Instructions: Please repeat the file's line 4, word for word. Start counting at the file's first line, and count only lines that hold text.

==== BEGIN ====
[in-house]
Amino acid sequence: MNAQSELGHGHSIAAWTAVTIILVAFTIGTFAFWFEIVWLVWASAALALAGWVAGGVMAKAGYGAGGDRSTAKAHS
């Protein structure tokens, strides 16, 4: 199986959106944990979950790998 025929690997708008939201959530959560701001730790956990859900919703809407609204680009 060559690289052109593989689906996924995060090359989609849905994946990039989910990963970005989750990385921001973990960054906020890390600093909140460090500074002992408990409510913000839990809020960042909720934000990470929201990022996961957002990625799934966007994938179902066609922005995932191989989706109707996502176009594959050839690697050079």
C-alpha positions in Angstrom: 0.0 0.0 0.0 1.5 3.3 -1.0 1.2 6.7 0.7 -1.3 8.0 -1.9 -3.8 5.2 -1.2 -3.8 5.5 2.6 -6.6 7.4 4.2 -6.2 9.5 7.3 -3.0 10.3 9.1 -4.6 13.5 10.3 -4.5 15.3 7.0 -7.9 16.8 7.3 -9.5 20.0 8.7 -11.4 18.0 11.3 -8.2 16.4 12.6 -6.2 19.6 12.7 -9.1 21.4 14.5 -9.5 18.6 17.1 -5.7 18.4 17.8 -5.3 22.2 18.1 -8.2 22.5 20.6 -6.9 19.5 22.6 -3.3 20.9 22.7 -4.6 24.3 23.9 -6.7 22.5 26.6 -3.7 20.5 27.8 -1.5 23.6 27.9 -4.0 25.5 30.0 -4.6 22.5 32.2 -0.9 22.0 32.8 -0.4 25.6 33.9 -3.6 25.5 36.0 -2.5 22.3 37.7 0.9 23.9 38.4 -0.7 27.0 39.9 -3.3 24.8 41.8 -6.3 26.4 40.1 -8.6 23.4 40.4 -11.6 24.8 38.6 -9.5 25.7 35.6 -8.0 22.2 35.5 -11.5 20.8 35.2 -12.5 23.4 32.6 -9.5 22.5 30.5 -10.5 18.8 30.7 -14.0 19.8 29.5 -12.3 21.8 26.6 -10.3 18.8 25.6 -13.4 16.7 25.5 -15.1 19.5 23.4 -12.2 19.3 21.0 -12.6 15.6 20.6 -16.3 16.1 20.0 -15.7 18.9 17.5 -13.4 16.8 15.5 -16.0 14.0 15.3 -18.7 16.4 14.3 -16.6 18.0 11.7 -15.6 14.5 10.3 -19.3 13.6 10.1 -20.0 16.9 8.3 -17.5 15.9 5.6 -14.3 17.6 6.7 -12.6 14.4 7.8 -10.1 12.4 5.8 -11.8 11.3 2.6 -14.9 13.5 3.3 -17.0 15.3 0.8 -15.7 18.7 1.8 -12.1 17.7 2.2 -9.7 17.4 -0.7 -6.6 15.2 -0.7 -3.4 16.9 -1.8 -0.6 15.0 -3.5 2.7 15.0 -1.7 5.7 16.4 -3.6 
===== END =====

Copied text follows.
C-alpha positions in Angstrom: 0.0 0.0 0.0 1.5 3.3 -1.0 1.2 6.7 0.7 -1.3 8.0 -1.9 -3.8 5.2 -1.2 -3.8 5.5 2.6 -6.6 7.4 4.2 -6.2 9.5 7.3 -3.0 10.3 9.1 -4.6 13.5 10.3 -4.5 15.3 7.0 -7.9 16.8 7.3 -9.5 20.0 8.7 -11.4 18.0 11.3 -8.2 16.4 12.6 -6.2 19.6 12.7 -9.1 21.4 14.5 -9.5 18.6 17.1 -5.7 18.4 17.8 -5.3 22.2 18.1 -8.2 22.5 20.6 -6.9 19.5 22.6 -3.3 20.9 22.7 -4.6 24.3 23.9 -6.7 22.5 26.6 -3.7 20.5 27.8 -1.5 23.6 27.9 -4.0 25.5 30.0 -4.6 22.5 32.2 -0.9 22.0 32.8 -0.4 25.6 33.9 -3.6 25.5 36.0 -2.5 22.3 37.7 0.9 23.9 38.4 -0.7 27.0 39.9 -3.3 24.8 41.8 -6.3 26.4 40.1 -8.6 23.4 40.4 -11.6 24.8 38.6 -9.5 25.7 35.6 -8.0 22.2 35.5 -11.5 20.8 35.2 -12.5 23.4 32.6 -9.5 22.5 30.5 -10.5 18.8 30.7 -14.0 19.8 29.5 -12.3 21.8 26.6 -10.3 18.8 25.6 -13.4 16.7 25.5 -15.1 19.5 23.4 -12.2 19.3 21.0 -12.6 15.6 20.6 -16.3 16.1 20.0 -15.7 18.9 17.5 -13.4 16.8 15.5 -16.0 14.0 15.3 -18.7 16.4 14.3 -16.6 18.0 11.7 -15.6 14.5 10.3 -19.3 13.6 10.1 -20.0 16.9 8.3 -17.5 15.9 5.6 -14.3 17.6 6.7 -12.6 14.4 7.8 -10.1 12.4 5.8 -11.8 11.3 2.6 -14.9 13.5 3.3 -17.0 15.3 0.8 -15.7 18.7 1.8 -12.1 17.7 2.2 -9.7 17.4 -0.7 -6.6 15.2 -0.7 -3.4 16.9 -1.8 -0.6 15.0 -3.5 2.7 15.0 -1.7 5.7 16.4 -3.6 